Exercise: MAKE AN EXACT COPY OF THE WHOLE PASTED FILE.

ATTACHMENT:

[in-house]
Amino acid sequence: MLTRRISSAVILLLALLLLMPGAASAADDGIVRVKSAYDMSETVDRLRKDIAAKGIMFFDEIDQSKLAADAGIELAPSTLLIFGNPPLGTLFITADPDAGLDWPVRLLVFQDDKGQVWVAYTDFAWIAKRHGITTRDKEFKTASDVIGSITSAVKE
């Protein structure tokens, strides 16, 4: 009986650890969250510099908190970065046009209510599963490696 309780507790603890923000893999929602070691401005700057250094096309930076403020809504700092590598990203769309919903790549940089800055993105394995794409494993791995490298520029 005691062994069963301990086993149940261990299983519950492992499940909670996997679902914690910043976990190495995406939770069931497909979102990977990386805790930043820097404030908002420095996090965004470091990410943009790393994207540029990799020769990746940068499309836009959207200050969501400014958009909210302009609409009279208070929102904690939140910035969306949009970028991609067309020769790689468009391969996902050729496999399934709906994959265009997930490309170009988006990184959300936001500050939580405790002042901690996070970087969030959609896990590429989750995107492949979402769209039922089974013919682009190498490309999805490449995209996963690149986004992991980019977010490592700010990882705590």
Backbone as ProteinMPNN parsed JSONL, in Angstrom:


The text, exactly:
[in-house]
Amino acid sequence: MLTRRISSAVILLLALLLLMPGAASAADDGIVRVKSAYDMSETVDRLRKDIAAKGIMFFDEIDQSKLAADAGIELAPSTLLIFGNPPLGTLFITADPDAGLDWPVRLLVFQDDKGQVWVAYTDFAWIAKRHGITTRDKEFKTASDVIGSITSAVKE
């Protein structure tokens, strides 16, 4: 009986650890969250510099908190970065046009209510599963490696 309780507790603890923000893999929602070691401005700057250094096309930076403020809504700092590598990203769309919903790549940089800055993105394995794409494993791995490298520029 005691062994069963301990086993149940261990299983519950492992499940909670996997679902914690910043976990190495995406939770069931497909979102990977990386805790930043820097404030908002420095996090965004470091990410943009790393994207540029990799020769990746940068499309836009959207200050969501400014958009909210302009609409009279208070929102904690939140910035969306949009970028991609067309020769790689468009391969996902050729496999399934709906994959265009997930490309170009988006990184959300936001500050939580405790002042901690996070970087969030959609896990590429989750995107492949979402769209039922089974013919682009190498490309999805490449995209996963690149986004992991980019977010490592700010990882705590």
Backbone as ProteinMPNN parsed JSONL, in Angstrom: